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    Quote Originally Posted by Core781 View Post
    Sadly many here are either drinking the koolaid or never ran a gun long enough to know how important the FA really is. I have had numerous instances in the field and in training in the military where the FA was used. Even after Rittenhouse explains its use and successfully survives an attack by a horde of drug fueled zombies. Some (whom have likely never used a Stoner rifle in such a scenario) still harp against its merits. Dirty guns, weak springs, all attribute to poor chambering. The bolt release under the tension of a healthy spring is pretty aggressive, most of the time the FA does not require much effort from my experience. It's also possible for a bolt to back out via the CH getting caught on something. I had used the need for the FA in training numerous times prior to experiencing it in the field. We had super dirty and dry guns: I don't recall whether the lube was synthetic or conventional CLP but after 3000 rounds the spring gets weak and needs replacing. You can easily go through 3k rounds from 0600-2100 in small arms training per carbine. I have seen all manner of malfunction and stoppages in virtually every military weapon of my era. Many are catastrophic. I nearly lost a finger when my 870 barrel blew. I was hit so hard in the thigh by a loaded M9 mag when a double charge blew it out and split the barrel rendering it useless. Any mechanical device will eventually fail. Rittenhouse cheap AR worked extremely well, and we are not all fortunate enough to have a super slick coated precision made AR for recreation or duty: so the FA still serves a purpose at the last second to give you that split second chance in the mist of chaos.
    That's what I meant.

    Good write-up.

  6. #86
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    Quote Originally Posted by okie View Post
    I've never had an occasion where the bolt successfully stripped the round out of the mag but didn't grip the rim.
    I have definitely had it happen with a dirty (well, sandy) weapon. Round didn't fully chamber, and wouldn't eject without using the FA to force the extractor over the rim. Have also had the bolt fail to seat fully and a tap on the FA ran it home.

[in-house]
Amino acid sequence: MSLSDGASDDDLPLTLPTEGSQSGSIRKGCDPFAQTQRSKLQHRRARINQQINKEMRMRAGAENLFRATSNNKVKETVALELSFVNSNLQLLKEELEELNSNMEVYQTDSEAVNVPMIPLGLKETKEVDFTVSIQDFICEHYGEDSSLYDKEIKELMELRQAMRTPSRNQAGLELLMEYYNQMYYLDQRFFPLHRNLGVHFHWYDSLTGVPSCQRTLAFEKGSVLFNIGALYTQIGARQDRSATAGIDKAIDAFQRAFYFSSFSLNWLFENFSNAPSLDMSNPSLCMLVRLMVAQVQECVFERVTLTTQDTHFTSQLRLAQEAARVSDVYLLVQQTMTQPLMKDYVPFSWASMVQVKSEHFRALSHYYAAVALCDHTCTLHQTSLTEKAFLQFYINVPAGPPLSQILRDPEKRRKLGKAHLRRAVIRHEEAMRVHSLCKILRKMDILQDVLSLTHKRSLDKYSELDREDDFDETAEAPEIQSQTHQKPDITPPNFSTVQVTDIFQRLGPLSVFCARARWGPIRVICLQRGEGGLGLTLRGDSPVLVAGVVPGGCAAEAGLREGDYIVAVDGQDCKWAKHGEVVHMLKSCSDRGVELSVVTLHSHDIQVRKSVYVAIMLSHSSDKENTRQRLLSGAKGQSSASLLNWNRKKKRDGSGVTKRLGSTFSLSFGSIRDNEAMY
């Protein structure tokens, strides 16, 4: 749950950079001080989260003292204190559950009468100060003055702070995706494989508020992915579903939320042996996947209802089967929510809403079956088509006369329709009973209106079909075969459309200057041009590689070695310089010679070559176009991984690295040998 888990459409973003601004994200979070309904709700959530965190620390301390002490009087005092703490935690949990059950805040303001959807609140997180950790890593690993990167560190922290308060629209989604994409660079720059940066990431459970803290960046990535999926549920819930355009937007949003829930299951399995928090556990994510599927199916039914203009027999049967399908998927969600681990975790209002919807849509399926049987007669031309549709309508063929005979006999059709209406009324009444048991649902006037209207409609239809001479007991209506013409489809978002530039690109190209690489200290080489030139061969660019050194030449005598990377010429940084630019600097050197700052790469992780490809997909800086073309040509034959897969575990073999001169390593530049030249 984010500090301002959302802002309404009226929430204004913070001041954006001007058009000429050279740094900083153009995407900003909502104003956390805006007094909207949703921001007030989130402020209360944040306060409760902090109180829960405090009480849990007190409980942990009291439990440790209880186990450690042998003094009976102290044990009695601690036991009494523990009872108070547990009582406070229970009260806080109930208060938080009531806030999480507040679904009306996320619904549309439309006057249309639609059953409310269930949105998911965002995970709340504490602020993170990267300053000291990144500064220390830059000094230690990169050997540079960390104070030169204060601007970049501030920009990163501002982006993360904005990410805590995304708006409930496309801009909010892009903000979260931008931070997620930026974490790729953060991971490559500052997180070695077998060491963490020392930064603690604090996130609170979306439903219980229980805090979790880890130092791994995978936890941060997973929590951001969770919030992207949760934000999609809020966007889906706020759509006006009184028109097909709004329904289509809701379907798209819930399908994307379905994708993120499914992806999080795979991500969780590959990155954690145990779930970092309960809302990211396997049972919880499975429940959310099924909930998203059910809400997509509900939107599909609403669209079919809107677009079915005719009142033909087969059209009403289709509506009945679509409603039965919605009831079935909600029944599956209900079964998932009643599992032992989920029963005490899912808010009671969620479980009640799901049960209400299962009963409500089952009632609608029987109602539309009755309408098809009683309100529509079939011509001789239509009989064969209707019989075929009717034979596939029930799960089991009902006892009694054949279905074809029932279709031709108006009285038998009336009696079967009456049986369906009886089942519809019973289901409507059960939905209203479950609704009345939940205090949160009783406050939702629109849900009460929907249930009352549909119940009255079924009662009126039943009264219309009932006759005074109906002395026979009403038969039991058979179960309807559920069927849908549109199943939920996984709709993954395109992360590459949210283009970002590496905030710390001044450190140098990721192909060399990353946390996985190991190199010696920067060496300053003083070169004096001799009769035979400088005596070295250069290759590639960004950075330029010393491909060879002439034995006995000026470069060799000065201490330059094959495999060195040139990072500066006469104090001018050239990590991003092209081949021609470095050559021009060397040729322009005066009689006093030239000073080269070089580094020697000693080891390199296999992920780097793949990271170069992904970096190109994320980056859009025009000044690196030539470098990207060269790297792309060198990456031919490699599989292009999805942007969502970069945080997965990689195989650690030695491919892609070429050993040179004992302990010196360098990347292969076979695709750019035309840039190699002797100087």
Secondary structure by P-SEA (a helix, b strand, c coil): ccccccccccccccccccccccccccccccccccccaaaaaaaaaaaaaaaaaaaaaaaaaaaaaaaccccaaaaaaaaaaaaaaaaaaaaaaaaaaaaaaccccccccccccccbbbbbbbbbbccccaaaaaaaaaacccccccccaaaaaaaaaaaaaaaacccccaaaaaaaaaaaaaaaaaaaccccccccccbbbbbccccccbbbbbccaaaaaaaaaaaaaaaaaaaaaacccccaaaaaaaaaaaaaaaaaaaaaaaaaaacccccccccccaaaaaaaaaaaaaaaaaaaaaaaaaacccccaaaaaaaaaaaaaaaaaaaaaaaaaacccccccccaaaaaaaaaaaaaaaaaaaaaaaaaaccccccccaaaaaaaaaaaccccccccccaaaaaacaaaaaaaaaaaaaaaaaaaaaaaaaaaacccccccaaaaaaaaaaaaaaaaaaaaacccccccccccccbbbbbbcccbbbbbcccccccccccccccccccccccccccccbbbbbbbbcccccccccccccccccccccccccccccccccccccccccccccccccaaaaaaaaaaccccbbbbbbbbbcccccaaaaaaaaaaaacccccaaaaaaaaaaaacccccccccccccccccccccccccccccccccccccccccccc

Andy

  7. #87
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    Quote Originally Posted by okie View Post
    I've never had an occasion where the bolt successfully stripped the round out of the mag but didn't grip the rim.
    It is typical for the extractor to not snap over the rim on a failure to feed. Its not a Mauser or a Glock.
    RLTW
    Y-you realize that nighttime makes up half of all time? -Rick Sanchez

    Disclosure: I am affiliated PRN with a tactical training center, but I speak only for myself. I have no idea what we sell, other than CLP.

  8. #88
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    Quote Originally Posted by okie View Post
    I've been assuming he hit the rifle butt on the ground when he fell, causing it come out of battery. Is that not what happened? I've never had an occasion where the bolt successfully stripped the round out of the mag but didn't grip the rim.
    I've had it happen once or twice. Dirty gun? worn out action spring? crappy AR? Some unknown reason? I can just say I've seen it happen before, and I've also tap racked myself into a double feed from that condition. Where there's one round in the chamber and another round trying to wedge itself into the chamber.

  9. #89
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    Quote Originally Posted by kirkland View Post
    I've had it happen once or twice. Dirty gun? worn out action spring? crappy AR? Some unknown reason? I can just say I've seen it happen before, and I've also tap racked myself into a double feed from that condition. Where there's one round in the chamber and another round trying to wedge itself into the chamber.
    Ive done the same thing on a suppressed SBR.


    Sent from my iPhone using Tapatalk

  10. #90
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    Quote Originally Posted by okie View Post
    Like what? The initial problems with the M16 were all the Army's doing, and Armalite tried to warn them.
    The big problems in Vietnam were indeed done by the military. However a couple things that he designed wrong were the 1in14 twist rate and no protections around the magazine release. I also think revised versions of the rifle had some areas beefed up on the lower receiver.
    C co 1/30th Infantry Regiment
    3rd Brigade 3rd Infantry Division
    2002-2006
    OIF 1 and 3

    IraqGunz:
    No dude is going to get shot in the chest at 300 yards and look down and say "What is that, a 3 MOA group?"